Apparently, though unproven, at 19:18 on Wednesday 05 January 2011, Mark
Knecht did opine thusly:
> On Wed, Jan 5, 2011 at 3:50 AM, Alex Schuster <firstname.lastname@example.org> wrote:
> > Jörg Schaible writes:
> >> Alex Schuster wrote:
> >> > I would be surprised if it had this feature. AFAIK grub is already
> >> > done at this stage, the kernel has taken over. And I guess it does
> >> > not know about the LABEL= syntax, and has no code to scan all devices
> >> > for file system labels.
> >> I fear so, too. Grub finds the boot device properly, it's the kernel
> >> complaining about the value in the root option.
> >> > With an initramfs, the kernel runs an init script which can do various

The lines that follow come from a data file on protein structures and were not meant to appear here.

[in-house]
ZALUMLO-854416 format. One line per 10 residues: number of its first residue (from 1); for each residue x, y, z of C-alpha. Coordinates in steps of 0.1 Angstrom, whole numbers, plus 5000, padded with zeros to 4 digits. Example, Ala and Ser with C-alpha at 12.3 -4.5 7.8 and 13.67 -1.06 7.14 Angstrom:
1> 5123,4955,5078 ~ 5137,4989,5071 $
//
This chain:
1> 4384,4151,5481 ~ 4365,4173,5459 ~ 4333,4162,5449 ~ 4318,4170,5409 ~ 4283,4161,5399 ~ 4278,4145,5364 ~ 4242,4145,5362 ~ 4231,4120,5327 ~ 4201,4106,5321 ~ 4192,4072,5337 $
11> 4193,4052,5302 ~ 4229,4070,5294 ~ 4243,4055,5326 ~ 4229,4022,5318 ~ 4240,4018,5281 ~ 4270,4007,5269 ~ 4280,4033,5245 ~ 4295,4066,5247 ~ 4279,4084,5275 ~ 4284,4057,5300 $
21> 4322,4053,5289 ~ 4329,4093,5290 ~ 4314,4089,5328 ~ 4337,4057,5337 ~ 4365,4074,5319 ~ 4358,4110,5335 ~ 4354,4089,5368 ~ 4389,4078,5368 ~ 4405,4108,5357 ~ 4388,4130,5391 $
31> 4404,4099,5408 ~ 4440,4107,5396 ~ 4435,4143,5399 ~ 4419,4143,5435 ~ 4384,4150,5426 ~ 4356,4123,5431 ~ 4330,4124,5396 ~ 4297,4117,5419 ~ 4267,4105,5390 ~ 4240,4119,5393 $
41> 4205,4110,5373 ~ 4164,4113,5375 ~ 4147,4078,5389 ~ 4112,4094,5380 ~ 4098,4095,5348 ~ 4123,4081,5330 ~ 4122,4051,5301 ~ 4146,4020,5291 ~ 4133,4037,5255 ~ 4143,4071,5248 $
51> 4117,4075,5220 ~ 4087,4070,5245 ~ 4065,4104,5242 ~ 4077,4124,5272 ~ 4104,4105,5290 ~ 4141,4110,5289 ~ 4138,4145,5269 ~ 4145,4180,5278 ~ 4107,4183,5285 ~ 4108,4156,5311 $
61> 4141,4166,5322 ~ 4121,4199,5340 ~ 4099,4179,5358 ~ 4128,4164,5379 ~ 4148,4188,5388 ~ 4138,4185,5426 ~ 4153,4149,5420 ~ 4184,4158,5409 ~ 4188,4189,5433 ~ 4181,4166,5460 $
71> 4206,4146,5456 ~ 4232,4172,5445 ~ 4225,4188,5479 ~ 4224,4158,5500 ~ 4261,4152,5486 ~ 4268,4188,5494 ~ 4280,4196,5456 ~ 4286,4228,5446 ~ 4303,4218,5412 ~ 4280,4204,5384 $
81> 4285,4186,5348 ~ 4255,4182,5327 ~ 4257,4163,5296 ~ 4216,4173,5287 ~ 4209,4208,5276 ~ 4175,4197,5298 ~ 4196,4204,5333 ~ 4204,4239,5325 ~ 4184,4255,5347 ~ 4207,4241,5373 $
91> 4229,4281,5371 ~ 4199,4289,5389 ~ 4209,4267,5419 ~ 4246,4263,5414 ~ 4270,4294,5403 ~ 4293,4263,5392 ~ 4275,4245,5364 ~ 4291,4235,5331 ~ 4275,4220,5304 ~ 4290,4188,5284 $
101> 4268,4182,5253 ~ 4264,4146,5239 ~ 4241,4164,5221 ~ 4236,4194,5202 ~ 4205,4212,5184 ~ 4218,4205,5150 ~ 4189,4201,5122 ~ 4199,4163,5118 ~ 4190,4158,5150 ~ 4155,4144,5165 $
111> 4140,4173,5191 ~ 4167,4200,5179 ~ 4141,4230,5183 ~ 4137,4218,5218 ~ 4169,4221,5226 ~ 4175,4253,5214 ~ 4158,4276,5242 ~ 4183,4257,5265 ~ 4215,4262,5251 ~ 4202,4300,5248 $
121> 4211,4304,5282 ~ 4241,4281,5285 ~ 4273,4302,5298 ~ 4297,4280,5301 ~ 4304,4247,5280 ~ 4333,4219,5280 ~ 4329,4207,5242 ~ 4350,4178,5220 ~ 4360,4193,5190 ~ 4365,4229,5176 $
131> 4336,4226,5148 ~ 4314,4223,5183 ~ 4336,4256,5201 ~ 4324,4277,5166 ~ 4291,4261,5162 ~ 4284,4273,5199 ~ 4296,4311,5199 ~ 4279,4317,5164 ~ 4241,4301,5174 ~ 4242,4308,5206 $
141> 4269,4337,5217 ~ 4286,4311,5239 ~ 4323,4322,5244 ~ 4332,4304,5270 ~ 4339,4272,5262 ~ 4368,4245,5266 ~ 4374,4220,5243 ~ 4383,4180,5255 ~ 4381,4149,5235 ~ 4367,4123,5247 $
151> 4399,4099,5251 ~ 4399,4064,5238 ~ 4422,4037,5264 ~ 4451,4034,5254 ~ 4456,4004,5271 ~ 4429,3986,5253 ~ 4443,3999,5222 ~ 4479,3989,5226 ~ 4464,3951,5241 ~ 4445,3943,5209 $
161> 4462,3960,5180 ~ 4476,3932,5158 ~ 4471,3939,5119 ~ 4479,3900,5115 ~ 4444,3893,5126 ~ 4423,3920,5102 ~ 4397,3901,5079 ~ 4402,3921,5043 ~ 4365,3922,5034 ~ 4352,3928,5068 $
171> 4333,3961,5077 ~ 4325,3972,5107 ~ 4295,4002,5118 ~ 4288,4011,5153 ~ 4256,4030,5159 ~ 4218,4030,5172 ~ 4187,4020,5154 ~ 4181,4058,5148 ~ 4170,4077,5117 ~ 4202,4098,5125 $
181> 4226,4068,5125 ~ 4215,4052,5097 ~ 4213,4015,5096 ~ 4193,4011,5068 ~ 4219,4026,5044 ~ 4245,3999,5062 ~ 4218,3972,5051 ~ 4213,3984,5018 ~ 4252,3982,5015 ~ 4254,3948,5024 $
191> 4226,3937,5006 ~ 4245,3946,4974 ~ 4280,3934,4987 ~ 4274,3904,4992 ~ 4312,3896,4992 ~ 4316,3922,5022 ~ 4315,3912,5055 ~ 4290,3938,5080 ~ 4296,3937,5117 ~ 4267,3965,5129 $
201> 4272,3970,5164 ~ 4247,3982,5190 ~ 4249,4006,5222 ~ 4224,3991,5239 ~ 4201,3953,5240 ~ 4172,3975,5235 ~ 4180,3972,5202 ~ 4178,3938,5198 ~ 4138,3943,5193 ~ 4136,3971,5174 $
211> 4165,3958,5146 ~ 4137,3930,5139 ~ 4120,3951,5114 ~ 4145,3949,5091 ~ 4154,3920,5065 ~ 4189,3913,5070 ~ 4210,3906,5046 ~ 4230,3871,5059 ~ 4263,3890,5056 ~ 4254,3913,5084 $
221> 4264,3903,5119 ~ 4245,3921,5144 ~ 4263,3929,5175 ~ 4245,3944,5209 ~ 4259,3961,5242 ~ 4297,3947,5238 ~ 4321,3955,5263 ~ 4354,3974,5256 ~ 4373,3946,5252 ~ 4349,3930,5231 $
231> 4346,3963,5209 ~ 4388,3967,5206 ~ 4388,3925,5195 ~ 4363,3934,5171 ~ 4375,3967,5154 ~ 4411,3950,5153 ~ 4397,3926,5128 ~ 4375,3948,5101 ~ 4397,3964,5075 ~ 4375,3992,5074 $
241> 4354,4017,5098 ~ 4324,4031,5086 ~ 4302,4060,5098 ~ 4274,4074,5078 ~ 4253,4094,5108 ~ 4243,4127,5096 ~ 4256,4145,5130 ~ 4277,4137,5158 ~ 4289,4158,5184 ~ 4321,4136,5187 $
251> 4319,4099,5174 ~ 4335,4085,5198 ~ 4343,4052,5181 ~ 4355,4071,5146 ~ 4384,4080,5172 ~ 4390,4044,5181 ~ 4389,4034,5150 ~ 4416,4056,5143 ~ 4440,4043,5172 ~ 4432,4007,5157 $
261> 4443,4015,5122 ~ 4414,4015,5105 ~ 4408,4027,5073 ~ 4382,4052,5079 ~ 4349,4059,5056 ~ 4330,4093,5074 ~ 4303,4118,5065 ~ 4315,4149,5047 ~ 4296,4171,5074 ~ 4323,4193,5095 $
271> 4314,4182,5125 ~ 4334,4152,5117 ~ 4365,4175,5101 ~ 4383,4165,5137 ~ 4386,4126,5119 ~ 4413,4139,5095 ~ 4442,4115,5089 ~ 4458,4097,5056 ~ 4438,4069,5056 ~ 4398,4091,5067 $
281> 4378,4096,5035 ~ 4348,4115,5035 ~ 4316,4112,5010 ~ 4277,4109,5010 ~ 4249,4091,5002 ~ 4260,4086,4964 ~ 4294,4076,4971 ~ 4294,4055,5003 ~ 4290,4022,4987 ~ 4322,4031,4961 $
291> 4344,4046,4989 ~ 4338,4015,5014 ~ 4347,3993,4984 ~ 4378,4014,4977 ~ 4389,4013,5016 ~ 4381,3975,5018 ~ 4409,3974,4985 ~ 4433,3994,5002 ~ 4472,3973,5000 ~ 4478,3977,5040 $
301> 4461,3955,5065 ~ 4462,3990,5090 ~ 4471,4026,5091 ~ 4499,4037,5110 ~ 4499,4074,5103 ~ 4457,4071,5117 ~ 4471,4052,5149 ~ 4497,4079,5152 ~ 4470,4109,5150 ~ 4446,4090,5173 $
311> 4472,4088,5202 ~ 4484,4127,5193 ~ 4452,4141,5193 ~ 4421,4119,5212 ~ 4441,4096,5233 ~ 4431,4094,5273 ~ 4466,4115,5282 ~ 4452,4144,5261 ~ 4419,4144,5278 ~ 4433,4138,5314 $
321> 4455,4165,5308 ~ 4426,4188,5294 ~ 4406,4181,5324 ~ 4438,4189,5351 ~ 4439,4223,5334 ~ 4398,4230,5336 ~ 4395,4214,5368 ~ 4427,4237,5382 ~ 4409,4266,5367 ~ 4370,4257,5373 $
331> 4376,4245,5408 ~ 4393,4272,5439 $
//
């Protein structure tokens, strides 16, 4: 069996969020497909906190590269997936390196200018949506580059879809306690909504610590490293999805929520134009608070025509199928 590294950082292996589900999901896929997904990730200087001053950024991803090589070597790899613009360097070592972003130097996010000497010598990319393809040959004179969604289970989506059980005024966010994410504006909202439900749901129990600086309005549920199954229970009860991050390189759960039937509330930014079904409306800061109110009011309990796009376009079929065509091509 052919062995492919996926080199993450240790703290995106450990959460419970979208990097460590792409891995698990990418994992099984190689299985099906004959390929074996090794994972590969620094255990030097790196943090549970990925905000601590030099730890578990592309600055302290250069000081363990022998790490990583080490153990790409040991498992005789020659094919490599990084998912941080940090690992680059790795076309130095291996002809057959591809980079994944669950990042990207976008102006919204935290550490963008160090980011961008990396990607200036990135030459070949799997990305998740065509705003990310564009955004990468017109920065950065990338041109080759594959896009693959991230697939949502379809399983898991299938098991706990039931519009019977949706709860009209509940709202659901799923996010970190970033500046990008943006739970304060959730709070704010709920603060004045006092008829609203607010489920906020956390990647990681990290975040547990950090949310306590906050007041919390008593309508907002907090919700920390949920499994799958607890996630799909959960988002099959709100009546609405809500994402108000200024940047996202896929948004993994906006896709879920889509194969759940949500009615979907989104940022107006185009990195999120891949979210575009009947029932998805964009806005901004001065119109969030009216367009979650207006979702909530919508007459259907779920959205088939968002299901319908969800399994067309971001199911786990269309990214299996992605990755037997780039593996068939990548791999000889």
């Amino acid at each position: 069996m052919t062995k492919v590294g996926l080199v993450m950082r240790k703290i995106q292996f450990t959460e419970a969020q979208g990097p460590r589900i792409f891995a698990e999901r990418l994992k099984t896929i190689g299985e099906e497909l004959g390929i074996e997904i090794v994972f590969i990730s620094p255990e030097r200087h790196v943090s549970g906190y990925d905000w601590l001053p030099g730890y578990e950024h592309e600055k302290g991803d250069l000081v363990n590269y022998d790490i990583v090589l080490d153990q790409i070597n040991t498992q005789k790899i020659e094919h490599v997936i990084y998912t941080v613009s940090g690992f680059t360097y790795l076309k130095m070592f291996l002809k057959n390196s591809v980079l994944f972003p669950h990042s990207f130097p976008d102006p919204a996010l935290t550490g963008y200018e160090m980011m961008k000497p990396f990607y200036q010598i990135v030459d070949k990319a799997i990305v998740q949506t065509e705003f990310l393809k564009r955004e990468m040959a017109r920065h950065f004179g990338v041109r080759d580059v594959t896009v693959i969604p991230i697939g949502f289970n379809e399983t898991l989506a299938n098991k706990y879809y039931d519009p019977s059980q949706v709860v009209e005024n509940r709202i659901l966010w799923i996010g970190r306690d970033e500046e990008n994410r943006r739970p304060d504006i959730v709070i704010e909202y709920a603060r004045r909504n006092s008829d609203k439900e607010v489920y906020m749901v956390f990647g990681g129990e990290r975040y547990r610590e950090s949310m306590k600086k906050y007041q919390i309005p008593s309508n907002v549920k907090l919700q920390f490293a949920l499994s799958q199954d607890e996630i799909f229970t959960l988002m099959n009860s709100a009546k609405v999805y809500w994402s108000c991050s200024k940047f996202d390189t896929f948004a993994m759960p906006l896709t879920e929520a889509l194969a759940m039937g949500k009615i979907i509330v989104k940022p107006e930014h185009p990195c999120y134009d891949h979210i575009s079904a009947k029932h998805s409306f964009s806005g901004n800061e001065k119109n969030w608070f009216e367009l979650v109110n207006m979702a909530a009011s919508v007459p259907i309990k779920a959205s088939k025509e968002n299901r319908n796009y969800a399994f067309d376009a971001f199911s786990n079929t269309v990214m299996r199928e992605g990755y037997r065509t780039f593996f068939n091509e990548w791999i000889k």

> >> > stuff, like probing all devices for file system labels.
> >> I never had the need for an initrd.
> > Now you do
> > Wonko
> I did my first initramfs build this last week to get RAID6 working
> for /. It went well and I was impressed at how much I could debug in a
> shell before I got it working correctly. (Big issue for me - make sure
> you copy all the /dev/sdX stuff you are going to need into the
> initramfs, and make sure mdadm is built static.)
> QUESTION: What's the difference between initrd and initramfs in
> practice. As I understand it initramfs is the newer one. I assume that
> means it's preferred? Or are there times when someone wants to still
> use an initrd?
AFAIK, initramfs is the newer preferred one and it's either one or the other
with initrd being seldom used these days if at all.
Many people still call it initrd even if int's initramfs in use - sort of a
alan dot mckinnon at gmail dot com